Learn about Arthurian legends that inspired ‘Camelot’ on Broadway

Lerner and Loewe's classic musical is based on a 1958 book feautring centuries of stories about royals, knights, and sorcerers.

Sarah Rebell
Sarah Rebell

Most fairy tales end with happily ever after. But that’s where Camelot on Broadway starts.

Who wouldn’t want to live in the title kingdom, that most “congenial spot for happily-ever-aftering” with ideal weather, as Lerner and Loewe wrote? As King Arthur sings to Guenevere, slush is legally forbidden, summers can’t get too hot, and morning fog must disappear by 8 a.m. And yet, there’s far more to the appeal of the story of King Arthur than the climate.

The legendary Camelot and its leaders — Arthur and his Knights of the Round Table — have been popular storytelling subjects for centuries. Deeply rooted in ancient folklore, the idea of Camelot is synonymous with romance, chivalry, and the unattainable but noble pursuit of perfection.

Brush up on your Arthurian legends before you see the new Camelot Broadway revival, starring Andrew Burnap as King Arthur, Phillipa Soo as Queen Guenevere, and Jordan Donica as Sir Lancelot du Lac. Aaron Sorkin has given the script a fresh update for 2023 — most notably removing the supernatural elements — but the gist of these timeless tales remains intact.

History of Arthurian legend

The first written versions of Arthurian legends appear in early medieval poems and chronicles. The Welsh poem “Y Gododdin” first references Arthur as the embodiment of bravery, while mentions of Guenevere don’t appear in print until Geoffrey of Monmouth’s “Historia Regum Britianniae” several hundred years later.

The basis for the Camelot tale we know today is “Le Morte d’Arthur,” a 15th-century poem by Sir Thomas Malory. He combined French stories about King Arthur’s court with Middle English folklore, creating an all-encompassing, accessible version. Malory’s poem includes familiar characters from the musical, including Pellinore, Merlin, and Morgan Le Fey. Malory briefly appears at the end of the musical; he is the young boy King Arthur implores to keep Camelot’s memory alive.

“Le Morte d’Arthur” and a Victorian version of the legend, Alfred Tennyson’s “The Idylls of the King,” then inspired the musical’s direct source material: The Once and Future King, a 1958 novel by T. H. White. He compiled Arthurian stories into a streamlined narrative for a 20th-century audience.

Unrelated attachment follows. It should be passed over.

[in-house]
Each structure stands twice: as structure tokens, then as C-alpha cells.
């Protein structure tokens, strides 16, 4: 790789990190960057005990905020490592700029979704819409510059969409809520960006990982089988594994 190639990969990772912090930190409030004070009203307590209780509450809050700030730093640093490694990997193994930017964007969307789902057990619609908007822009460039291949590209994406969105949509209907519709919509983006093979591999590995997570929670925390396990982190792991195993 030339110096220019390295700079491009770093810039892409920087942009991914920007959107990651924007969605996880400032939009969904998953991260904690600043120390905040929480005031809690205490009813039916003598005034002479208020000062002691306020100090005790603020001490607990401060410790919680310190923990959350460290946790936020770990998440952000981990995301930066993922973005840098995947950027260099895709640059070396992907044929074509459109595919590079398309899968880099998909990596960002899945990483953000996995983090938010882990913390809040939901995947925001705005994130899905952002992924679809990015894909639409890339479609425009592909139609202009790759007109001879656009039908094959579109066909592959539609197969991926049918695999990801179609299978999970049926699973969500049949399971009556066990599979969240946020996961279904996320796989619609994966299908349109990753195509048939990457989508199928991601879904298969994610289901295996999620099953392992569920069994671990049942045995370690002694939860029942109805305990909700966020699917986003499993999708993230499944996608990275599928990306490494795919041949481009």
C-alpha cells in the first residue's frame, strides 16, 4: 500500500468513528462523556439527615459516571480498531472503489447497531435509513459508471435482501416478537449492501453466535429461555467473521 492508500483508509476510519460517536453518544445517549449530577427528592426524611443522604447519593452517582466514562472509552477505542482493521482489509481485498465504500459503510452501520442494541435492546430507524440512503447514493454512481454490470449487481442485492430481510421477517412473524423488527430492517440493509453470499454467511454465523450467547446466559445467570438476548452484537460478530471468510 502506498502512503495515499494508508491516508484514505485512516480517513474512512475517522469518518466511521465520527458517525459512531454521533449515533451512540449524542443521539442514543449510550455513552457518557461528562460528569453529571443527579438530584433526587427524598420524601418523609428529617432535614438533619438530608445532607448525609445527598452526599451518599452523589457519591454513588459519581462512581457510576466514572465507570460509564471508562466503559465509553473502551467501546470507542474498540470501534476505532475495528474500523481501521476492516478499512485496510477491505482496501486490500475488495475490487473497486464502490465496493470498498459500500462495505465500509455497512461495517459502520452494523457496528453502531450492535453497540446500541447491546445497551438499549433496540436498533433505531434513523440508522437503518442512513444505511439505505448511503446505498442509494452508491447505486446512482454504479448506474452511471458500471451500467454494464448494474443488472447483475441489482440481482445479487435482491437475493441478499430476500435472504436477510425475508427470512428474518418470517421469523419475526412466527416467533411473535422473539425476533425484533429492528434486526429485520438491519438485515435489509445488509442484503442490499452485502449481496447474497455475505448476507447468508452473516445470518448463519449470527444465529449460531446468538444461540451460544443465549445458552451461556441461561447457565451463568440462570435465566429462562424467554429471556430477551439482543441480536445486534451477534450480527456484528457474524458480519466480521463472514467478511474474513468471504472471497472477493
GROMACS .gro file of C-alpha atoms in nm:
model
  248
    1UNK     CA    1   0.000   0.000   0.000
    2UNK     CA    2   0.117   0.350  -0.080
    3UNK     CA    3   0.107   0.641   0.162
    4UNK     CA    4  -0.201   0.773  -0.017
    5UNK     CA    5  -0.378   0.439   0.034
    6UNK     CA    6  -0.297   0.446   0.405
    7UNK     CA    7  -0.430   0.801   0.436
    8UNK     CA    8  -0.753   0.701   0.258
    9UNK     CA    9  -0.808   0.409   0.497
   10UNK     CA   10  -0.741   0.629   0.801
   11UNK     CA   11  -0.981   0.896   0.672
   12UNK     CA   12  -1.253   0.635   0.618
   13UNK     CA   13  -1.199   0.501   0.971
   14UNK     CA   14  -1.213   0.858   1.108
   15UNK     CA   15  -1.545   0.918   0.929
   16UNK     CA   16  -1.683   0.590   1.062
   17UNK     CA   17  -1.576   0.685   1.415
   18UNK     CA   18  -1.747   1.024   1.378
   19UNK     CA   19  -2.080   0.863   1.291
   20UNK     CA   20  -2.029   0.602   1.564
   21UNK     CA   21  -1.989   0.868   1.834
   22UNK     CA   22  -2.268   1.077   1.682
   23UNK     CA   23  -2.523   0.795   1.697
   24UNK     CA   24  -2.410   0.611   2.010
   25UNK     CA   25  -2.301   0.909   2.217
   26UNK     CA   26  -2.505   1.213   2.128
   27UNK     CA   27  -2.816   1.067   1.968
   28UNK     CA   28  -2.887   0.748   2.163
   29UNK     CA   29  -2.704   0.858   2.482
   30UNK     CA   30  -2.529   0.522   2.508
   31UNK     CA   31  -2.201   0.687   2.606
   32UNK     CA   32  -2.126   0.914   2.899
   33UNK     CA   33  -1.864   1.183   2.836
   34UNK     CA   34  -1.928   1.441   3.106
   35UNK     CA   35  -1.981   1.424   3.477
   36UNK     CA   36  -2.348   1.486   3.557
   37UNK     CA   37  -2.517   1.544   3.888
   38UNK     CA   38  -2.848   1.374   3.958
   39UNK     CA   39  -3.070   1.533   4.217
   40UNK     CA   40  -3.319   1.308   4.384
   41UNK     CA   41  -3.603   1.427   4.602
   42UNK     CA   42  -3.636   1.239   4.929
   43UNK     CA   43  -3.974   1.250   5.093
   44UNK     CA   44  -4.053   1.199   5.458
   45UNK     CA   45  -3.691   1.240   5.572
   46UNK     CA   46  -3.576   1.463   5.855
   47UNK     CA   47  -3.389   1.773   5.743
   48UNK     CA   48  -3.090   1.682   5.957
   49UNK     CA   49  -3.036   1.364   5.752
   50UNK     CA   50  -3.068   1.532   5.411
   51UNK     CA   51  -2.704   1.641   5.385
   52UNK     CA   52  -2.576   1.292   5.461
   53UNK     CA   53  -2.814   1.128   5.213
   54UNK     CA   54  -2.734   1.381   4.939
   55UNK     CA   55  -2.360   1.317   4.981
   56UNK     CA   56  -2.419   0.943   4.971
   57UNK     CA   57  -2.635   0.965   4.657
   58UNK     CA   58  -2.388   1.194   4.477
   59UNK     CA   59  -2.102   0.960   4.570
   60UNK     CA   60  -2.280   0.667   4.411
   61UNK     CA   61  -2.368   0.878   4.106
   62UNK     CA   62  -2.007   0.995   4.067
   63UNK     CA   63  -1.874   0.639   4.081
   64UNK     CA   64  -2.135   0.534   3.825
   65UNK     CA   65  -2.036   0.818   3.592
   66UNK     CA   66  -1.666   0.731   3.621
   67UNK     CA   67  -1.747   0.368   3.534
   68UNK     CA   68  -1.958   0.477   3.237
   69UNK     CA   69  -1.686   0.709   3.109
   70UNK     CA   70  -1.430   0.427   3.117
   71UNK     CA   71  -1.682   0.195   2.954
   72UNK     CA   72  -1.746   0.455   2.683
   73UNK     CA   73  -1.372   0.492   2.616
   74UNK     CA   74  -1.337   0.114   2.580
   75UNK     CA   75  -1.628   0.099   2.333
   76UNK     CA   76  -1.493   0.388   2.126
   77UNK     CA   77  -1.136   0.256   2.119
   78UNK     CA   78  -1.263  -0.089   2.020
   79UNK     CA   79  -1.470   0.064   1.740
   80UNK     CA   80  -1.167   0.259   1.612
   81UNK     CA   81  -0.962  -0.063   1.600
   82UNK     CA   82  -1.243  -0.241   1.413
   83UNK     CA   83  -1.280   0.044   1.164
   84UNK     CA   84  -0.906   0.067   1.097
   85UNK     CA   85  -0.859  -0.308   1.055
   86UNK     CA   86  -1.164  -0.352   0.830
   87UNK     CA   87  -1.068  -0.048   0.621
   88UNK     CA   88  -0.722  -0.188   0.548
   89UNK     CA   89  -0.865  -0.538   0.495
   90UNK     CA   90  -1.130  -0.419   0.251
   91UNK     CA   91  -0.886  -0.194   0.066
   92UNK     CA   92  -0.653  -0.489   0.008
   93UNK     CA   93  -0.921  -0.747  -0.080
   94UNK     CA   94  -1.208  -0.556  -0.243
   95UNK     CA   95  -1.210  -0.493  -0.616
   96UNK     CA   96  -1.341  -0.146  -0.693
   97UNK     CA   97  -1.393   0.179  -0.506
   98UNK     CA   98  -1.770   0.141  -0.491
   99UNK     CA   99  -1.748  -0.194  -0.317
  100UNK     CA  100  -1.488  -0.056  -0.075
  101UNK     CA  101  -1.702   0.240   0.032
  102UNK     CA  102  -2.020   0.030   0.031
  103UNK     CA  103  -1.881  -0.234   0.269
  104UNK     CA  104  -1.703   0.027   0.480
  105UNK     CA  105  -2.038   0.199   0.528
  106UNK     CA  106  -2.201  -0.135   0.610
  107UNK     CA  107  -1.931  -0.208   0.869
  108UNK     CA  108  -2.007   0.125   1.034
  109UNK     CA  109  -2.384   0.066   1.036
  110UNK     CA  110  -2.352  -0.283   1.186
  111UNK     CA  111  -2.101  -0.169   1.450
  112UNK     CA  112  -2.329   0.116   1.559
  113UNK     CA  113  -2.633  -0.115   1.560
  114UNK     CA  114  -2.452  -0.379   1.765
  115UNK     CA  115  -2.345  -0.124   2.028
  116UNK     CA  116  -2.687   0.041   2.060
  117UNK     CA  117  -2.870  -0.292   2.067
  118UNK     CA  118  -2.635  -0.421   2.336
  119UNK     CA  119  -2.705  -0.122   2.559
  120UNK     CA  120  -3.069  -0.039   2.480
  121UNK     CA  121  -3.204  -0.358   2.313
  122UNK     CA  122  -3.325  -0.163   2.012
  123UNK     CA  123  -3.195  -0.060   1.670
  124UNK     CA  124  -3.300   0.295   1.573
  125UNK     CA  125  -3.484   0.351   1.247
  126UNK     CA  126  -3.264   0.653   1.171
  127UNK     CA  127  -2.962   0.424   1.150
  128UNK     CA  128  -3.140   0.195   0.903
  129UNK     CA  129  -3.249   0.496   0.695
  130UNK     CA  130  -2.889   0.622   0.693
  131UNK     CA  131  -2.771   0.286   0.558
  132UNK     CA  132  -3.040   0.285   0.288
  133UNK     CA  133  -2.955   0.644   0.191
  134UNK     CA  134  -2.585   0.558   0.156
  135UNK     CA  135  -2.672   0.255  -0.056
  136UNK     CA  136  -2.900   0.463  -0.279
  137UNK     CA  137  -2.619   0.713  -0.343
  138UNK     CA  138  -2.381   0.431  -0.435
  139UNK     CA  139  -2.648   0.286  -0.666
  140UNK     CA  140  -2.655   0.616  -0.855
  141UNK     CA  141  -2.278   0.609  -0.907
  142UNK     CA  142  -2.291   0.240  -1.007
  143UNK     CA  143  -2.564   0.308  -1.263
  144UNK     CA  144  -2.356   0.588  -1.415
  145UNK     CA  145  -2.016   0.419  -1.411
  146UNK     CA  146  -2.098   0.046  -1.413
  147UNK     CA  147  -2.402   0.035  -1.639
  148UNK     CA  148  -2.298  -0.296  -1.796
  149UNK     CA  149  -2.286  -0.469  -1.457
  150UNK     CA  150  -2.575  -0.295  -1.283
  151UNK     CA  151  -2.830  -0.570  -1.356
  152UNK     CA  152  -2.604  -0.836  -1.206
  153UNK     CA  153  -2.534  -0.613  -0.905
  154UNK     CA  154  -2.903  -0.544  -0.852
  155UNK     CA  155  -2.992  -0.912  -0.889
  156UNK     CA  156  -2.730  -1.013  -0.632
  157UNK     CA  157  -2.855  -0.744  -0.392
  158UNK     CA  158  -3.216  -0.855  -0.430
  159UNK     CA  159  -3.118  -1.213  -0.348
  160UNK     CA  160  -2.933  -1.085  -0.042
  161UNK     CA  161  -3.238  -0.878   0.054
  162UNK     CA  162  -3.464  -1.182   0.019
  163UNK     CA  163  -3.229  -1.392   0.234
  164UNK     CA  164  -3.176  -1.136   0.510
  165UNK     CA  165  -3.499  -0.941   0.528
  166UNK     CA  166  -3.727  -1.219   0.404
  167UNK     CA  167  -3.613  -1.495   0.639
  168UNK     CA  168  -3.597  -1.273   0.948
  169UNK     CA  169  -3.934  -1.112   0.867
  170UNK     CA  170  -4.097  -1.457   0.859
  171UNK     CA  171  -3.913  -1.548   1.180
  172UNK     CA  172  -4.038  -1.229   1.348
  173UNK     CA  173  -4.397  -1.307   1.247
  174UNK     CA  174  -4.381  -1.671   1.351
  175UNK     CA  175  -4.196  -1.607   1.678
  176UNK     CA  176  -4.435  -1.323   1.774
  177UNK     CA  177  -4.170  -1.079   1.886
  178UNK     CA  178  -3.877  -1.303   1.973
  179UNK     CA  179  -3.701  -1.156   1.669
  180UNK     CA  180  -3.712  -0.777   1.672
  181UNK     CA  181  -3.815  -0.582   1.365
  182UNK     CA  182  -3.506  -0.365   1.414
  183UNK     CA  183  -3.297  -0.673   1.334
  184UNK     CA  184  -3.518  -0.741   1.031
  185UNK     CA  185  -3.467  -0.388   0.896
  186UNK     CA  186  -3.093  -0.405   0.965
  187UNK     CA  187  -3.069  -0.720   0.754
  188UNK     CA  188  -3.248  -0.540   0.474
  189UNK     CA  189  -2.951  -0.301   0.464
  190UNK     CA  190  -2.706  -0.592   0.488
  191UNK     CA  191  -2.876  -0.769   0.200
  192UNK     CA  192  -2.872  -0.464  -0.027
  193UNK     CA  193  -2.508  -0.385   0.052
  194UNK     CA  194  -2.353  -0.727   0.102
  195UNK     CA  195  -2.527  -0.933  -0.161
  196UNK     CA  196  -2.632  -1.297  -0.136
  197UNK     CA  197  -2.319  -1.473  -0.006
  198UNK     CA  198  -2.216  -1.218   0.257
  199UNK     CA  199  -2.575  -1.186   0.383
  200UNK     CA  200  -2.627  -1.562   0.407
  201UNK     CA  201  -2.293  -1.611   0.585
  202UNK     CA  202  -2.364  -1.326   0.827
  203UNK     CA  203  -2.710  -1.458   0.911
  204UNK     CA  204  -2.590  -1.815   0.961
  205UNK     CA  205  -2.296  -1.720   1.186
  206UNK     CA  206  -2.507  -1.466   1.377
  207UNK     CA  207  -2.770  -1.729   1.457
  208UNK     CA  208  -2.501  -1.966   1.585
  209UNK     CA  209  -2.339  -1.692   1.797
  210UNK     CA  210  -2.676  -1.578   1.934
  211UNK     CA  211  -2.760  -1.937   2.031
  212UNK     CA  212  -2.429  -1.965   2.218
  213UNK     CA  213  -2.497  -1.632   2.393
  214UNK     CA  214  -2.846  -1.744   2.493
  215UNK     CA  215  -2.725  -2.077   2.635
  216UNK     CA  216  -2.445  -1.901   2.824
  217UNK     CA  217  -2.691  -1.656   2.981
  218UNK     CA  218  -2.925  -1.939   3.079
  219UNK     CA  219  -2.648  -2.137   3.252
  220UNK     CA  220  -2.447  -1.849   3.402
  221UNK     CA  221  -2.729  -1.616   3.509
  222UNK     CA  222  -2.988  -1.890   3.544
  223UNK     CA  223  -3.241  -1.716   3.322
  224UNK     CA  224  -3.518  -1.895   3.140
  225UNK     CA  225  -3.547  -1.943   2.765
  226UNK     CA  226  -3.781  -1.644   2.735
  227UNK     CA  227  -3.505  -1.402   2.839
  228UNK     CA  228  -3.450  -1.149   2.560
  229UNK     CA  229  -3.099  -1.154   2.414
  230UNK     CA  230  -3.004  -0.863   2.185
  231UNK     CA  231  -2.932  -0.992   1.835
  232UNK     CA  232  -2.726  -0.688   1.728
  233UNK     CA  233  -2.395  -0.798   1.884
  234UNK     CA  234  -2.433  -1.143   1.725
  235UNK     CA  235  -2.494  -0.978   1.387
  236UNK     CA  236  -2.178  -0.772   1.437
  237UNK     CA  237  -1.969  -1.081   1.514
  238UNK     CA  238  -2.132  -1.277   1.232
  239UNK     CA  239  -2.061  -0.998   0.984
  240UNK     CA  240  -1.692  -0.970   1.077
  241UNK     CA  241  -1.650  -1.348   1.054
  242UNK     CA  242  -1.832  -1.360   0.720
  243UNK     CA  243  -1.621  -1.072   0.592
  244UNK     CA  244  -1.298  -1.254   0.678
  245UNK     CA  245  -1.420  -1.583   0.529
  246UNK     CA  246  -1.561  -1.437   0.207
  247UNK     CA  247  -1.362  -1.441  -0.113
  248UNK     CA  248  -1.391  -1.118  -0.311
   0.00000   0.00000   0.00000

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Arthurian characters in Camelot

The Camelot musical portrays Arthurian characters similarly to how they’re written in Arthurian legend. Here’s a quick rundown of the key players.

King Arthur: In the most popular version of the legend, Arthur is the illegitimate, estranged son of a king who does not know his true royal origins until he pulls a sword out of a stone as a teenager. He becomes a great warrior king who defeats his enemies and keeps the peace in his kingdom. As portrayed in the musical, he is married to Queen Guenevere, who has an affair with his knight Lancelot du Lac.

Queen Guenevere: The beautiful wife of King Arthur is sometimes portrayed as a Celtic Persephone. In one of the earlier versions of the legend, she was abducted by Mordred (Arthur’s descendant) in a story that parallels Hades’s abduction of Persephone. She is best known for her love affair with Lancelot. In the 15th-century retelling of the story, when the affair is revealed, King Arthur condemns her to burn at the stake, but Lancelot rescues her just in the nick of time; this also happens in the musical. But Aaron Sorkin has updated the ending with a twist.

Lancelot: The French knight is first mentioned in a 12th-century poem, but like Guenevere, he is possibly based on an earlier Celtic mythological figure. In Arthurian legend, he is an excellent but merciful fighter with compassion for those he defeats. Over time, Lancelot’s romance with Queen Guenevere becomes the ideal of pure, unattainable courtly love. In Camelot, however, he is initially boastful and overconfident. “Here I stand with valor untold — exceptionally brave, amazingly bold — to serve at the Table Round!” he sings.

Merlin: King Arthur’s tutor is presented in most versions of the legend as a time-traveling wizard. He uses his knowledge of the future to help Arthur prepare to become a great king. He is a non-magical advisor to Arthur in the 2023 Camelot revival, though in past versions, he is a wizard who gets cursed with memory loss.

Mordred: His exact relationship to King Arthur is disputed (he is either Arthur’s nephew, illegitimate son, or both), but he is usually the agent of Arthur’s downfall. In most stories, Mordred exposes Guenevere’s affair with Lancelot and tries to take advantage of the chaos to become king. The legends often represent Mordred as a violent womanizer who does not embody chivalry. He sings dismissively of “The Seven Deadly Virtues” and rejects them all.